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If we want to find a stock that could multiply over the long term, what are the underlying trends we should look for? Ideally, a business will show two trends; firstly a growing return on capital employed (ROCE) and secondly, an increasing amount of capital employed. If you see this, it typically means it's a company with a great business model and plenty of profitable reinvestment opportunities. In light of that, when we looked at Skechers U.S.A (NYSE:SKX) and its ROCE trend, we weren't exactly thrilled.
Return On Capital Employed (ROCE): What is it?
For those who don't know, ROCE is a measure of a company's yearly pre-tax profit (its return), relative to the capital employed in the business. To calculate this metric for Skechers U.S.A, this is the formula:
Return on Capital Employed = Earnings Before Interest and Tax (EBIT) ÷ (Total Assets - Current Liabilities)
0.13 = US$582m ÷ (US$5.9b - US$1.3b) (Based on the trailing twelve months to September 2021).
So, Skechers U.S.A has an ROCE of 13%. In absolute terms, that's a pretty normal return, and it's somewhat close to the Luxury industry average of 14%.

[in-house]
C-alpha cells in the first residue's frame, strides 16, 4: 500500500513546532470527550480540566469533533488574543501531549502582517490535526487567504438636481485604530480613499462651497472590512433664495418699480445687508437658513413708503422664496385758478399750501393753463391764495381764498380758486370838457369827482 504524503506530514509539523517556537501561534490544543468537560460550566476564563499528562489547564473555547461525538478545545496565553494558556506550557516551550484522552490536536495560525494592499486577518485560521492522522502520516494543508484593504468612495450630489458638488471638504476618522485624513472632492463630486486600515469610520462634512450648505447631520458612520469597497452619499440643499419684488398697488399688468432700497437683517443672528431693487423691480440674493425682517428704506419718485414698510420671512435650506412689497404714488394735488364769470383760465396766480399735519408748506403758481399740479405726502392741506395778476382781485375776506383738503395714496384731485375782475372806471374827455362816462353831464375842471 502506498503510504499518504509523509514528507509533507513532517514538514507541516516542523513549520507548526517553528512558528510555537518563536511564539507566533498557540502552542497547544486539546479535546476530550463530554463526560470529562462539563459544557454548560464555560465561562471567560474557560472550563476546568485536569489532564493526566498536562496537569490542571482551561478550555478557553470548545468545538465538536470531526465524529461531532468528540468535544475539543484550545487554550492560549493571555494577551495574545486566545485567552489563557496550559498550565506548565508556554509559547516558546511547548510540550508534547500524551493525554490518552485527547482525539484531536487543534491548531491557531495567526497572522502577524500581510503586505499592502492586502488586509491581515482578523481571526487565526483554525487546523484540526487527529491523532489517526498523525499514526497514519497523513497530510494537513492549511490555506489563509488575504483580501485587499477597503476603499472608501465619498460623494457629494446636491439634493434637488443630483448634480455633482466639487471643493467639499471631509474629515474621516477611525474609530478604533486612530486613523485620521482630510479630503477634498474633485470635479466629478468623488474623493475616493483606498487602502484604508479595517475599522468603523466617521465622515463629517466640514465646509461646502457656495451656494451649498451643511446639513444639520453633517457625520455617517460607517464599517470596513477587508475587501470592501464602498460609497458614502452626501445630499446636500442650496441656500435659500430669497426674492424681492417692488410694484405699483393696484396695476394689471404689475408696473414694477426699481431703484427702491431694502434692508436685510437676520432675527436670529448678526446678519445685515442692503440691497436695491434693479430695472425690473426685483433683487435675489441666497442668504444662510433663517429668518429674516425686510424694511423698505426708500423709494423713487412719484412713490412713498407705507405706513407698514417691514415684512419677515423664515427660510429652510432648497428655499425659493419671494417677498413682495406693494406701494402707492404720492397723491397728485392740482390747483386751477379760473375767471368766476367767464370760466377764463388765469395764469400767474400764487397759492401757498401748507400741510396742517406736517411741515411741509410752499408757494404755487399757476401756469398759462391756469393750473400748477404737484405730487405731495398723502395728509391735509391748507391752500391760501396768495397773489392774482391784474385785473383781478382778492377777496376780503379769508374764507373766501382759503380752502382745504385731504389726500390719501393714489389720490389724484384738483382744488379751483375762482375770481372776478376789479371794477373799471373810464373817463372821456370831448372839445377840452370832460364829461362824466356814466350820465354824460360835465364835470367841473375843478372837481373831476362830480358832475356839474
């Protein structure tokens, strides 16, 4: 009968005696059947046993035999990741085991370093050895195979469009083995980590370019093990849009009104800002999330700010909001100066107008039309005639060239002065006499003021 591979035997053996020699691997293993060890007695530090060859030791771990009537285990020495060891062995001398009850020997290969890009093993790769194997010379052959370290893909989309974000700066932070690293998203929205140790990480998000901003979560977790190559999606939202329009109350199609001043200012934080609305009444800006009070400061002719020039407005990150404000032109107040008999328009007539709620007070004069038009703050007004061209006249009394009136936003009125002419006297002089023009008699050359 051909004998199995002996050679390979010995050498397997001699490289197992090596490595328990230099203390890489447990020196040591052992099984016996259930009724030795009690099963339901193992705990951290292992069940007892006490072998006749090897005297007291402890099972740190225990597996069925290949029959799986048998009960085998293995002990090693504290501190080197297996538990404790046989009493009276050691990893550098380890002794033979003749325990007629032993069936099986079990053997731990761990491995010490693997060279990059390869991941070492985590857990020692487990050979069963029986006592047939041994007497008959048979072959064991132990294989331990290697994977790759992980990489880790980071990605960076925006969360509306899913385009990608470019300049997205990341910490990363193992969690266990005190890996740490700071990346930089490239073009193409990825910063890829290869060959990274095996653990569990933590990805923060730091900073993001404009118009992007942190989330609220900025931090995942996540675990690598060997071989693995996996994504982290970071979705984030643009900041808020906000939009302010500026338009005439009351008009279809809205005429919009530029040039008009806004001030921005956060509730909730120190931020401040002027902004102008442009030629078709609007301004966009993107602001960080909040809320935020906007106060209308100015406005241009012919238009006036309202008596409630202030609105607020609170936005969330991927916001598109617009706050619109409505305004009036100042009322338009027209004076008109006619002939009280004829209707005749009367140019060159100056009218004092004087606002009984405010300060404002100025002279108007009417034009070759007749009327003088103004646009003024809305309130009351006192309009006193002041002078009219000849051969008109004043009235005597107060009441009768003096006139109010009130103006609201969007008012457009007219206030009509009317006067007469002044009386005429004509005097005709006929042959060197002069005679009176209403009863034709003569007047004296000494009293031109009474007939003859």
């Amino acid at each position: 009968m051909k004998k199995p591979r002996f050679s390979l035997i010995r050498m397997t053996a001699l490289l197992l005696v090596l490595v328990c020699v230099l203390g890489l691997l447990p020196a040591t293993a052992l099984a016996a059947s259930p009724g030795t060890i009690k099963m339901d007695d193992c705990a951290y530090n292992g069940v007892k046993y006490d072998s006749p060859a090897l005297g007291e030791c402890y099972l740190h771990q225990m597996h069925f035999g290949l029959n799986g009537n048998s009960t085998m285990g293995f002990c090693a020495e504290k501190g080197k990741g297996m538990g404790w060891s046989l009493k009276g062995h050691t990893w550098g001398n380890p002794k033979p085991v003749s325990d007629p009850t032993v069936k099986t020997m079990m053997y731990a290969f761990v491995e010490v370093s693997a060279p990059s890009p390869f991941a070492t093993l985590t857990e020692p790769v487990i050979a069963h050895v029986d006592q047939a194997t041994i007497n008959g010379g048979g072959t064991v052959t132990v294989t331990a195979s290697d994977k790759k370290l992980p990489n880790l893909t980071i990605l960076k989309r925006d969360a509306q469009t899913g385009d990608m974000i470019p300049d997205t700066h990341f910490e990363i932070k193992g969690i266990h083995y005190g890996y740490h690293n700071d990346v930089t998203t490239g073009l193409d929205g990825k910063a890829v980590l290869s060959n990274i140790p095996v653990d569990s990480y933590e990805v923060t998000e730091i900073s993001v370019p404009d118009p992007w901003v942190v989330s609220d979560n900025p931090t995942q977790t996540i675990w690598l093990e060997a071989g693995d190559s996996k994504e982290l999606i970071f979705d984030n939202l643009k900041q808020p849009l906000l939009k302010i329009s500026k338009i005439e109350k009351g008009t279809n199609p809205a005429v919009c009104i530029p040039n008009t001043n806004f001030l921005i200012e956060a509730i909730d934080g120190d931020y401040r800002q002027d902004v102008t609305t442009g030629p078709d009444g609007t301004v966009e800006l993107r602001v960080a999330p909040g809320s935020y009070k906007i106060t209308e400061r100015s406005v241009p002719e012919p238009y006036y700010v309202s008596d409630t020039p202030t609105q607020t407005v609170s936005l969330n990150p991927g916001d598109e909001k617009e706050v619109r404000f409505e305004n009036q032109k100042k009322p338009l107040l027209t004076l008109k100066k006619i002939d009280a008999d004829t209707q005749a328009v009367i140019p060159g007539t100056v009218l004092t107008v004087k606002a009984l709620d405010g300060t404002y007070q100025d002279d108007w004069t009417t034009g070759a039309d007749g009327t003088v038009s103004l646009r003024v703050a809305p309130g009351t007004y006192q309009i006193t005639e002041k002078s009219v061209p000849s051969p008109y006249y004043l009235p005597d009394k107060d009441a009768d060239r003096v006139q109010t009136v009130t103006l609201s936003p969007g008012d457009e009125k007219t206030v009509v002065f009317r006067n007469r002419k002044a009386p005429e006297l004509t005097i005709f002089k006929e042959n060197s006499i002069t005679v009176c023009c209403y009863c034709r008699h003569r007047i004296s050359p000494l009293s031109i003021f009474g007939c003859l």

In the above chart we have measured Skechers U.S.A's prior ROCE against its prior performance, but the future is arguably more important. If you'd like to see what analysts are forecasting going forward, you should check out our free report for Skechers U.S.A.
How Are Returns Trending?
When we looked at the ROCE trend at Skechers U.S.A, we didn't gain much confidence. Over the last five years, returns on capital have decreased to 13% from 22% five years ago. However, given capital employed and revenue have both increased it appears that the business is currently pursuing growth, at the consequence of short term returns. If these investments prove successful, this can bode very well for long term stock performance.
The Key Takeaway
Even though returns on capital have fallen in the short term, we find it promising that revenue and capital employed have both increased for Skechers U.S.A. And the stock has followed suit returning a meaningful 76% to shareholders over the last five years. So while the underlying trends could already be accounted for by investors, we still think this stock is worth looking into further.
One more thing to note, we've identified 1 warning sign with Skechers U.S.A and understanding this should be part of your investment process.
For those who like to invest in solid companies, check out this free list of companies with solid balance sheets and high returns on equity.
This article by Simply Wall St is general in nature. We provide commentary based on historical data and analyst forecasts only using an unbiased methodology and our articles are not intended to be financial advice. It does not constitute a recommendation to buy or sell any stock, and does not take account of your objectives, or your financial situation. We aim to bring you long-term focused analysis driven by fundamental data. Note that our analysis may not factor in the latest price-sensitive company announcements or qualitative material. Simply Wall St has no position in any stocks mentioned.
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